MLB's non-tender deadline is set for 6 p.m. ET on Nov. 17. Teams will either be cutting players loose by way of opting not to offer them a contract or trading them to another team willing to pay their projected salary for 2024. The New York Yankees don't have a ton of tough decisions to make, but they have a few money-saving opportunities (that aren't glitches in the system).
The one that's been widely talked about is trading Gleyber Torres. Almost every contender out there would be willing to take on his ~$15 million salary for 2024. The Yankees have no intention of extending him, if we're to read context clues. There's probably not much of a future for him in New York, anyway. Why force it for another year when this roster clearly isn't built to win?
Torres has dominated the conversation, though. What about the other smaller cost-cutting options seemingly right at the Yankees' fingertips? The conversation was already started when Domingo Germán, Billy McKinney, Jimmy Cordero, Matt Bowman, Ryan Weber and Franchy Cordero were outright released earlier this month.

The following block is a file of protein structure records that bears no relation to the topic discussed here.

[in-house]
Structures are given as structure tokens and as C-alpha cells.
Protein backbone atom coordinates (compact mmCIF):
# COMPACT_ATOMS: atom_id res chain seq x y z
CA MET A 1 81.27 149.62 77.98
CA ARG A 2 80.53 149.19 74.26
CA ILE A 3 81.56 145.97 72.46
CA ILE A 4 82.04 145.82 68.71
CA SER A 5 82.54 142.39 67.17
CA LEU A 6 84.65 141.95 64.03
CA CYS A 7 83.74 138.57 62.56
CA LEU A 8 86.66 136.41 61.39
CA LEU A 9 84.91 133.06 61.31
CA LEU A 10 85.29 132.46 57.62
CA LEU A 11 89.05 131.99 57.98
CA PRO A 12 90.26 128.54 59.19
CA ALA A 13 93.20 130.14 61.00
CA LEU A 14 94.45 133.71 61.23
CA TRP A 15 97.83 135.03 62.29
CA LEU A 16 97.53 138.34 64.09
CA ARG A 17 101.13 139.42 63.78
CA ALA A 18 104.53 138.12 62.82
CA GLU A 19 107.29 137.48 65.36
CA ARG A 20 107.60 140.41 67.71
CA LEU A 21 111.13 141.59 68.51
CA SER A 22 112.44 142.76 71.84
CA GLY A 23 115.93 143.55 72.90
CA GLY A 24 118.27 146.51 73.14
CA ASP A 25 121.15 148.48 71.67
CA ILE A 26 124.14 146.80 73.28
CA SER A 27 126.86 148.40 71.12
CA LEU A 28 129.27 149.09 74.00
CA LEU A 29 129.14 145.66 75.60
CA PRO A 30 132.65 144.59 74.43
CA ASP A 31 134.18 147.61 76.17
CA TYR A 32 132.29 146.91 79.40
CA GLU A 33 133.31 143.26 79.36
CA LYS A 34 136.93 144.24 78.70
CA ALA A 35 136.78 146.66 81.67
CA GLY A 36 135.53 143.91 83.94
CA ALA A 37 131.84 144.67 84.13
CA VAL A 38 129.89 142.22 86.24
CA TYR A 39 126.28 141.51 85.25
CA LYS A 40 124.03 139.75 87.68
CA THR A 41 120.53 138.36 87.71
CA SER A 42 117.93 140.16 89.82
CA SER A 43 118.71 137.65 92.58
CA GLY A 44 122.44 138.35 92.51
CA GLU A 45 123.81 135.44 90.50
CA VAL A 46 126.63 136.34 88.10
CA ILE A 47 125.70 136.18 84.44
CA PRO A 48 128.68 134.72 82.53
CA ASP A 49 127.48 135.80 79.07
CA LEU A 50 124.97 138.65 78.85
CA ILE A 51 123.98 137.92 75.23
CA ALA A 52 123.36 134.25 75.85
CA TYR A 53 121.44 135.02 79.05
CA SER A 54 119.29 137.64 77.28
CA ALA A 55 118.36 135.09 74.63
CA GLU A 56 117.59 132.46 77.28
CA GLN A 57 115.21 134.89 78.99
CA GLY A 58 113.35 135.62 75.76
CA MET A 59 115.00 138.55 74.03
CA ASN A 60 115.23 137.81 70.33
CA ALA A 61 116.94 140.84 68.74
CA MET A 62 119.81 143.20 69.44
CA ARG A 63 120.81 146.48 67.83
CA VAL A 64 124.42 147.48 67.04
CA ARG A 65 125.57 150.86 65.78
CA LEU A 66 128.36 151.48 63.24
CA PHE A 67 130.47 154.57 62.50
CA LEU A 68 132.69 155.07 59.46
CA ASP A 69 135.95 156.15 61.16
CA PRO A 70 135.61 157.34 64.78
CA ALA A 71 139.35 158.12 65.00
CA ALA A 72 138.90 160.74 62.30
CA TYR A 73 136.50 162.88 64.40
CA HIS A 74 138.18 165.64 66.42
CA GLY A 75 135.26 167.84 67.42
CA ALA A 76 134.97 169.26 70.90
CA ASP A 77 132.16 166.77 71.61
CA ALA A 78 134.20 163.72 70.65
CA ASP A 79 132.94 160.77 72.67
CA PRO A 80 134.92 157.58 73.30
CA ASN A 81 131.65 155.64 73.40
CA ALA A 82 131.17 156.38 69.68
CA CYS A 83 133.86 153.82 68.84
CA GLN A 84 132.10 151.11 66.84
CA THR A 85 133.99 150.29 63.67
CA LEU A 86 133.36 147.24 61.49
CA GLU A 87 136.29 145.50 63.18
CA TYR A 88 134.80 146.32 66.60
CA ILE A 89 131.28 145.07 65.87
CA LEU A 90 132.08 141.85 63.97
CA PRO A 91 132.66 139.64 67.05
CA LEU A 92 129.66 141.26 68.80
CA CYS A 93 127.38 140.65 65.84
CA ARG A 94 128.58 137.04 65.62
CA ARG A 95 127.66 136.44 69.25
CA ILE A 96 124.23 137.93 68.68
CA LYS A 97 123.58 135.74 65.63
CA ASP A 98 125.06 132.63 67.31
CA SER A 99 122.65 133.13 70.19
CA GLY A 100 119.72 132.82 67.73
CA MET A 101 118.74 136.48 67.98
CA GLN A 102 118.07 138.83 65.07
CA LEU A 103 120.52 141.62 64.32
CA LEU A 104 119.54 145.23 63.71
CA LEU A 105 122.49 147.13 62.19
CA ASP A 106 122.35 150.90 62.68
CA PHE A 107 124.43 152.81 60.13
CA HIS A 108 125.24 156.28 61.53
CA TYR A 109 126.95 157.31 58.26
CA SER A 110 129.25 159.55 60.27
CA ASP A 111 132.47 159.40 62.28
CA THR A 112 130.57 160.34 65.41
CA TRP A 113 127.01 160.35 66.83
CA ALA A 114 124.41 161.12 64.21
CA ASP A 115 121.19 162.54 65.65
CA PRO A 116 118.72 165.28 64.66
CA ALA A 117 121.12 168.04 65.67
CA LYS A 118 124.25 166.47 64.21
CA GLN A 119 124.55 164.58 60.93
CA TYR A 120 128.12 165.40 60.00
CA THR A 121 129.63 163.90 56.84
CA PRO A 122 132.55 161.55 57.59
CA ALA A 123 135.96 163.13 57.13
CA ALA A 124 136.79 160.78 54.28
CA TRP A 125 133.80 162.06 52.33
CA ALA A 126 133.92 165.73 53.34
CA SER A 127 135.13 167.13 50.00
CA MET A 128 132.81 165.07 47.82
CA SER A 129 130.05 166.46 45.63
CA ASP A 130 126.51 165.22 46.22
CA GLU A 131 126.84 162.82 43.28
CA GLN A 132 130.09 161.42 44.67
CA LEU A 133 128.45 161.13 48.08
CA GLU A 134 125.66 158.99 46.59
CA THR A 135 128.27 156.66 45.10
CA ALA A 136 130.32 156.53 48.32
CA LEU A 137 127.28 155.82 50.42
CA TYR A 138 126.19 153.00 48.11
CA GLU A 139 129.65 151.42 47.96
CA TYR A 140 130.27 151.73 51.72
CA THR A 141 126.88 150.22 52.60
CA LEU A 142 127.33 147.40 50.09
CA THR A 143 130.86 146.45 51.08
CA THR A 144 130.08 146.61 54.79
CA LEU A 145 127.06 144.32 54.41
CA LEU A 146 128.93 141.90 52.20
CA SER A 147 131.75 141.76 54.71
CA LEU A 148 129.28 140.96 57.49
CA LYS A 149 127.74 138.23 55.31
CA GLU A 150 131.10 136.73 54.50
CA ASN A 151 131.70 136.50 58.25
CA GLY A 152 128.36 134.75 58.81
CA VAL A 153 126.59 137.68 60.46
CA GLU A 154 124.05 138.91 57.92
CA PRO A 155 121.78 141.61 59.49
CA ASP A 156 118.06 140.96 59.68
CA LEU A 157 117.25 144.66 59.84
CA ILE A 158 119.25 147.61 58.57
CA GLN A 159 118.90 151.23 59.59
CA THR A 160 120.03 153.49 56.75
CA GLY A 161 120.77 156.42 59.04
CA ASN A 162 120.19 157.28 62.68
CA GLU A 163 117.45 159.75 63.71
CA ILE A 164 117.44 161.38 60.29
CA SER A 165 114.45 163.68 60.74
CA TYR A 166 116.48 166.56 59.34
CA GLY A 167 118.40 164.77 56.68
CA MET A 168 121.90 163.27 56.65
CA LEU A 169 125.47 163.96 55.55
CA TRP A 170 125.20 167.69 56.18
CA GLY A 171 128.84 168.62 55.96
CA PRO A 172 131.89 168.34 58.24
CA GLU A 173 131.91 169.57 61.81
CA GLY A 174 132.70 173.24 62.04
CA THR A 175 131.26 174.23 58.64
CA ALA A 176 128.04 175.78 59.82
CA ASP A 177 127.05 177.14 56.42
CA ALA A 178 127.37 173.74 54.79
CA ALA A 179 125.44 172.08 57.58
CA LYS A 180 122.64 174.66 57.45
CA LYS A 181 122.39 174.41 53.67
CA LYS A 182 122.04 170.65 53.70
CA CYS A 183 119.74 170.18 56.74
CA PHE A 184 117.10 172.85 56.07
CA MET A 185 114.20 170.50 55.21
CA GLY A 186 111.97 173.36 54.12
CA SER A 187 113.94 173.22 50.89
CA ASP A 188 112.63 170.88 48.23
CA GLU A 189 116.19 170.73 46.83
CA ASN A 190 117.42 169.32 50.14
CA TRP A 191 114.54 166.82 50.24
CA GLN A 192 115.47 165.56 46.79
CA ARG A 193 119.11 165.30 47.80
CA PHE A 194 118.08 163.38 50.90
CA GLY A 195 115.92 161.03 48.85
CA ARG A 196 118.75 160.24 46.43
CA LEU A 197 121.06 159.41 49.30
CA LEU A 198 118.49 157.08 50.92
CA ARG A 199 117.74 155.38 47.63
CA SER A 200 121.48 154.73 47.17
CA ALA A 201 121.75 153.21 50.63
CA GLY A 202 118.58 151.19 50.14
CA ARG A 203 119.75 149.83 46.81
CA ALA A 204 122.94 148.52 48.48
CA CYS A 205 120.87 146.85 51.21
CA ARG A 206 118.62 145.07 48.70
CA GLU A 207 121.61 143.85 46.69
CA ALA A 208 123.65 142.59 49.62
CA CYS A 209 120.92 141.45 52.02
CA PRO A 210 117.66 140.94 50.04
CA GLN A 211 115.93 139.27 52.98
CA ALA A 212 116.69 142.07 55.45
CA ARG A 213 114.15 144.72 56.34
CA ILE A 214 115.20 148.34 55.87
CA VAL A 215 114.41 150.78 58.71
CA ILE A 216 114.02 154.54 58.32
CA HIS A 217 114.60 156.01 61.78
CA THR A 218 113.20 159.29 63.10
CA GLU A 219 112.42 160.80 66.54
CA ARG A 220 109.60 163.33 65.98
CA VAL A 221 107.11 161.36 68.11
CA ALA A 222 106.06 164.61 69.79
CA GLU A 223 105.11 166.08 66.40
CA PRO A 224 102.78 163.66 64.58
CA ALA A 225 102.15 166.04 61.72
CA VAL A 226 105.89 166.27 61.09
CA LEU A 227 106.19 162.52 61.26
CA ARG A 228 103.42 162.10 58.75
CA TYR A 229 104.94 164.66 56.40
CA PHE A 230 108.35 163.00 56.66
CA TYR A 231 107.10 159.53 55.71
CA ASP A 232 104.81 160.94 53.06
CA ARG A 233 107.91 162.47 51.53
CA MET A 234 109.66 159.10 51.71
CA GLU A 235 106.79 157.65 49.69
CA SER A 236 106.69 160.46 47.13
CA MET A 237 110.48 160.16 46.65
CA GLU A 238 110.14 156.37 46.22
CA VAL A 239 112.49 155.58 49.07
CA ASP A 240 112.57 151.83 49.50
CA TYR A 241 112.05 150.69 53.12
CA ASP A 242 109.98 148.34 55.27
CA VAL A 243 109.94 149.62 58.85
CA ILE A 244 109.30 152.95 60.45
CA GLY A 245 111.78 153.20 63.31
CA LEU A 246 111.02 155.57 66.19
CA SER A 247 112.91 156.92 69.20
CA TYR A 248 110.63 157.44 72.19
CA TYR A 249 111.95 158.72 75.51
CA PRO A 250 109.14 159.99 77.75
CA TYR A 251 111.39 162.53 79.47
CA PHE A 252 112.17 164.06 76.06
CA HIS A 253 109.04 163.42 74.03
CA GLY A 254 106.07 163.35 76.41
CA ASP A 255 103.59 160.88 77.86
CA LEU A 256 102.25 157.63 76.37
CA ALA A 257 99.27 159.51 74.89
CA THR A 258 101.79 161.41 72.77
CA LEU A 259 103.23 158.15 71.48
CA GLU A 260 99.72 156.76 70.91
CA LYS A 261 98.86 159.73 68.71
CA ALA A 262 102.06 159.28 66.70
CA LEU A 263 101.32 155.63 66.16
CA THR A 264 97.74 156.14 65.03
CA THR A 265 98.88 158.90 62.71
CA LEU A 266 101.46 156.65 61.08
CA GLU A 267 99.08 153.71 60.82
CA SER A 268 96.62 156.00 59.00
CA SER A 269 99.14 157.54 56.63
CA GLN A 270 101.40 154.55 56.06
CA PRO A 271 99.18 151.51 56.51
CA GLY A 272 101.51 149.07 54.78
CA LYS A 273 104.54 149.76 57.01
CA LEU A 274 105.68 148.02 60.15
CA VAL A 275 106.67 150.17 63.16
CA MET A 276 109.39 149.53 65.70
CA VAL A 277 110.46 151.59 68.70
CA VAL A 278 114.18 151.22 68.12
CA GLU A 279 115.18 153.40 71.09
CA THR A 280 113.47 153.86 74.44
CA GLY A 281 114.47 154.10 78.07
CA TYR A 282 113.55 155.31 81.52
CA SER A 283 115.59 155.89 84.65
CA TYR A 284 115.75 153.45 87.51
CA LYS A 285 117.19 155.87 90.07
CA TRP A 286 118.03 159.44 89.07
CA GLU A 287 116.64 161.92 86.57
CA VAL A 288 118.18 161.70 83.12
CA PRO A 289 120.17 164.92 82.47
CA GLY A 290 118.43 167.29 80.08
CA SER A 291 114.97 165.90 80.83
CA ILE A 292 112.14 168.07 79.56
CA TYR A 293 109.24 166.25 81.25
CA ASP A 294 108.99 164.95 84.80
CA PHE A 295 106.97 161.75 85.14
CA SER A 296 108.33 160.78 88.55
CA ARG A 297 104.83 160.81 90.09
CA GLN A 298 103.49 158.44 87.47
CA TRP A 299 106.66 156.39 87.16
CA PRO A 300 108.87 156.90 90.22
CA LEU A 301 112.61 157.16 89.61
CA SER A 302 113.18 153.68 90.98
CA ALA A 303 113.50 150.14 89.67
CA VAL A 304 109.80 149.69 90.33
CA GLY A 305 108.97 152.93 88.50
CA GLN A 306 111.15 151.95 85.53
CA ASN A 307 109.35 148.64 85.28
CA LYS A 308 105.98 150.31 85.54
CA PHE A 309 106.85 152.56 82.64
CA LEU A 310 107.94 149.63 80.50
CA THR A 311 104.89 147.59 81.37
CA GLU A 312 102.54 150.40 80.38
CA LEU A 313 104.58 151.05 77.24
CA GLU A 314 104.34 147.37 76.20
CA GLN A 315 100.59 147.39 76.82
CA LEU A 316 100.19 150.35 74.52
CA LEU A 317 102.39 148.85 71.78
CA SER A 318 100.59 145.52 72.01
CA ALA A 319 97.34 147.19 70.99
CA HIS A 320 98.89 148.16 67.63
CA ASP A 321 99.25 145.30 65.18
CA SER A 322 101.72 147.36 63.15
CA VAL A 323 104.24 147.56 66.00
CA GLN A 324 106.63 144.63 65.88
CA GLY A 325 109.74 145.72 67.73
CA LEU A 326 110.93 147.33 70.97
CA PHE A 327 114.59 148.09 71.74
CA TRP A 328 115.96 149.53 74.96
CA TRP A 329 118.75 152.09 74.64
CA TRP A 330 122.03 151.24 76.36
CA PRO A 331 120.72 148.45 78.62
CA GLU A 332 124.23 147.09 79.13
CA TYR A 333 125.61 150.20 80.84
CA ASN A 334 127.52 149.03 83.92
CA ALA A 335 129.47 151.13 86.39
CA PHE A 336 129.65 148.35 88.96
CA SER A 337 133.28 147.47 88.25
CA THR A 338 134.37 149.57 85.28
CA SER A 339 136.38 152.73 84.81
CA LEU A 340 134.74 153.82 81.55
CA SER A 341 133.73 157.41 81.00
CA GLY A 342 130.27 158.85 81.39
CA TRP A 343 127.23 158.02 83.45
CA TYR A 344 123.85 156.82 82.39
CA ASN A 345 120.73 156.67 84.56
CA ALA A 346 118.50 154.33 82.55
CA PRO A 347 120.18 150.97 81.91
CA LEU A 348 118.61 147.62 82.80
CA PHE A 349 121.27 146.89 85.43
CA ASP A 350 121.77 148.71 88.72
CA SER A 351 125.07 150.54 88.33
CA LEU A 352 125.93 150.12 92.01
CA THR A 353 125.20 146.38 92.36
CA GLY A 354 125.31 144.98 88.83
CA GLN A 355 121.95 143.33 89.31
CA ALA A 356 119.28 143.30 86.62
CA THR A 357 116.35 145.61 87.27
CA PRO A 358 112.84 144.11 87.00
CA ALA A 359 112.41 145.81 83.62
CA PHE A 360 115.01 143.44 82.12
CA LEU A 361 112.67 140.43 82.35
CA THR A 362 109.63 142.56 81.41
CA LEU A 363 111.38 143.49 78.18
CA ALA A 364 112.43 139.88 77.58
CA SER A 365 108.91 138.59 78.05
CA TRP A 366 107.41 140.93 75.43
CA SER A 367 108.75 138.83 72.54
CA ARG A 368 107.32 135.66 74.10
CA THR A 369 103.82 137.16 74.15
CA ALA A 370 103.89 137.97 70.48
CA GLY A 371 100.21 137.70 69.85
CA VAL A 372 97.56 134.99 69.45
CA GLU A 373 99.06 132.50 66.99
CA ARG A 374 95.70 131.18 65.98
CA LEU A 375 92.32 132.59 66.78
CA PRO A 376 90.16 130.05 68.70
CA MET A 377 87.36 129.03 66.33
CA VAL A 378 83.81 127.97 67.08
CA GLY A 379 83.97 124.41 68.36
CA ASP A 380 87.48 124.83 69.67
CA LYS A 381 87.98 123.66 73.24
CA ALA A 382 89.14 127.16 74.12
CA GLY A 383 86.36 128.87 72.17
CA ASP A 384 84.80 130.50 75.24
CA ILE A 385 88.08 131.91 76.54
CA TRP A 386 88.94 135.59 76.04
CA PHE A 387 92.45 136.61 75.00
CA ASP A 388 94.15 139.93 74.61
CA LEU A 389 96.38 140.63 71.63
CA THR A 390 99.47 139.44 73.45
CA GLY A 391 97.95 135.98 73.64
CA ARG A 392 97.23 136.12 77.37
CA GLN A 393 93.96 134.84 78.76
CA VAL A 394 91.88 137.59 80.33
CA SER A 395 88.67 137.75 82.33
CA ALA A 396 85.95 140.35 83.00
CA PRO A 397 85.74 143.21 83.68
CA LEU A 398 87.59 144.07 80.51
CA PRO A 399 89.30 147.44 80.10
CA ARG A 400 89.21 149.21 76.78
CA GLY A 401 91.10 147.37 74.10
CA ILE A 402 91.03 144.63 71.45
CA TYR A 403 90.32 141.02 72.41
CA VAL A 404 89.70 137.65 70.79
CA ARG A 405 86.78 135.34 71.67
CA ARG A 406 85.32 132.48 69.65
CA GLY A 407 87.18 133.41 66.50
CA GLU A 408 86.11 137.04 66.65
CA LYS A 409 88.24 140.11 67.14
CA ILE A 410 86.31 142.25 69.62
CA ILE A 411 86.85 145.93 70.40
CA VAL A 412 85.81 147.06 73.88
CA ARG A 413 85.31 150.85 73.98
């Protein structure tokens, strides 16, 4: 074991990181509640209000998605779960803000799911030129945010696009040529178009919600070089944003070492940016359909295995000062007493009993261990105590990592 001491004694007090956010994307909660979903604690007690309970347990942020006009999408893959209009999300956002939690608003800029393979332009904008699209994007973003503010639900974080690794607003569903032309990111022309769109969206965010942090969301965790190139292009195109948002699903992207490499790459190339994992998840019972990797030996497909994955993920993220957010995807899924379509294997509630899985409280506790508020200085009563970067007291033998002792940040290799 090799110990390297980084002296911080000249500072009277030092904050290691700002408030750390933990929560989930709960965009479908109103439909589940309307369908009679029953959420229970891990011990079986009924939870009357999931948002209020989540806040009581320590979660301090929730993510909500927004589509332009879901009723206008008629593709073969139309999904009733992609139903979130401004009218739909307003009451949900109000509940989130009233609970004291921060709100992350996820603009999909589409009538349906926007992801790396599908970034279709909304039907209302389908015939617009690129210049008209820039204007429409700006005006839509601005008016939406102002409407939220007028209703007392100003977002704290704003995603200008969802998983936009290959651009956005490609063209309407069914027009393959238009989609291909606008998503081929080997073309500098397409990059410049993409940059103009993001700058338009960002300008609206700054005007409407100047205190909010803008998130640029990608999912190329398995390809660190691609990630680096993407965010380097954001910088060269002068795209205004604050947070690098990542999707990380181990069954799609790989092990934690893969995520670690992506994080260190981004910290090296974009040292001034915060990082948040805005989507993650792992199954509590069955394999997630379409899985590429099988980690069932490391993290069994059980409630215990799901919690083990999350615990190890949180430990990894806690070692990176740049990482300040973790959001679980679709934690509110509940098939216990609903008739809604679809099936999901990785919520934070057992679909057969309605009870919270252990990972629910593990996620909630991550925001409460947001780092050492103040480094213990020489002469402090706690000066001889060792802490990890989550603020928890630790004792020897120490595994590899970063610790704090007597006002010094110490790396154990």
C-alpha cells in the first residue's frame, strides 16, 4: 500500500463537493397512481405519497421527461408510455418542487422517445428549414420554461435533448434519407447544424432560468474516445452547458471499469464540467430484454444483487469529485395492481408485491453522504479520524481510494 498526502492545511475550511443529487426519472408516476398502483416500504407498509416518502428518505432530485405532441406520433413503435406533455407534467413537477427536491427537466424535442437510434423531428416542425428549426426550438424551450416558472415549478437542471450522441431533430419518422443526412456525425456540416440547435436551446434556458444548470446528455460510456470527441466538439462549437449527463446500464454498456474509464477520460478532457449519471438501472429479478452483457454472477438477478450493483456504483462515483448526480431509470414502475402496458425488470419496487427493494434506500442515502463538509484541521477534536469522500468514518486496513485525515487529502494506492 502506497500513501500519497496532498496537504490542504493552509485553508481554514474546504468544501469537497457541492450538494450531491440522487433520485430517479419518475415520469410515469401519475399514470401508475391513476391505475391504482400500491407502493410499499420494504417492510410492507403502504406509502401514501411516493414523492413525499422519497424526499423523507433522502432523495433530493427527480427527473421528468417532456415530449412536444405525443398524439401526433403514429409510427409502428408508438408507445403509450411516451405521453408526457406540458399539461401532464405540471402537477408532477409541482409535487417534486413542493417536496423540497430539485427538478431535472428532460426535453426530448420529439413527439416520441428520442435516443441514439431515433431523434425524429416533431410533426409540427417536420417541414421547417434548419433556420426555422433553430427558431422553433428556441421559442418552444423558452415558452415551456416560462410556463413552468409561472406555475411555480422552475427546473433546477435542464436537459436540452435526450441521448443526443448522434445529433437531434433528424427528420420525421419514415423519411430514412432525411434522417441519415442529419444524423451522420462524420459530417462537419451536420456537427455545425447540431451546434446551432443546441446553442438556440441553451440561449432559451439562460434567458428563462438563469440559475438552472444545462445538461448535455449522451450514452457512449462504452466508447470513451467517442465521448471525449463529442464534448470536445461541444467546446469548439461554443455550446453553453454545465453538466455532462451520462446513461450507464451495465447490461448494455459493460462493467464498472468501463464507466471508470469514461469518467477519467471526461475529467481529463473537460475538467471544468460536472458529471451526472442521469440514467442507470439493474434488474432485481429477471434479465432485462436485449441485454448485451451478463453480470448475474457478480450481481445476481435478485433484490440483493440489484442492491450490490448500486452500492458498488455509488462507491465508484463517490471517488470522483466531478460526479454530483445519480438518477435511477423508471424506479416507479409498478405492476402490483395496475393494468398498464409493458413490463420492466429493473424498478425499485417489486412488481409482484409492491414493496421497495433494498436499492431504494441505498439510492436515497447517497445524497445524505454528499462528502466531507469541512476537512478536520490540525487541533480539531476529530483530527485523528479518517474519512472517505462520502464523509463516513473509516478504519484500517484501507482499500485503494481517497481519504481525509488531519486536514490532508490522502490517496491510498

But there are a few others who should probably be thanked for their service and afforded an opportunity elsewhere. The Yankees need to improve, not tread water and rely on things they can't control.
3 Yankees who should probably non-tendered before Friday's deadline
The Yankees, after adding Agustin Ramírez ahead of the Rule 5 protection deadline on Tuesday, now have SIX catchers on the 40-man roster. That feels like malpractice even before further roster cleanout commences. On what planet do you have more healthy catchers than playable outfielders?
They also added Carlos Narvaez the week prior, and he only has experience at High-A Hudson Valley. As for the guys who will actually play, it's looking like Austin Wells will be the starter and Jose Trevino will be the backup. Ramirez and Narvaez will either be traded or stashed so they can't be swiped, and Ben Rortvedt will be held onto because he has options. Once he becomes expendable, he's gone.
That leaves Kyle Higashioka, who's projected to earn $2.3 million in 2024. That's a cost the Yankees do not need to carry. On top of Higgy's defense slowly regressing, his pop has also faded. He's been given more than enough runway to prove himself. Whether he caught Yankees disease or something else halted his progression, we don't know, but his time here should come to an end. We salute.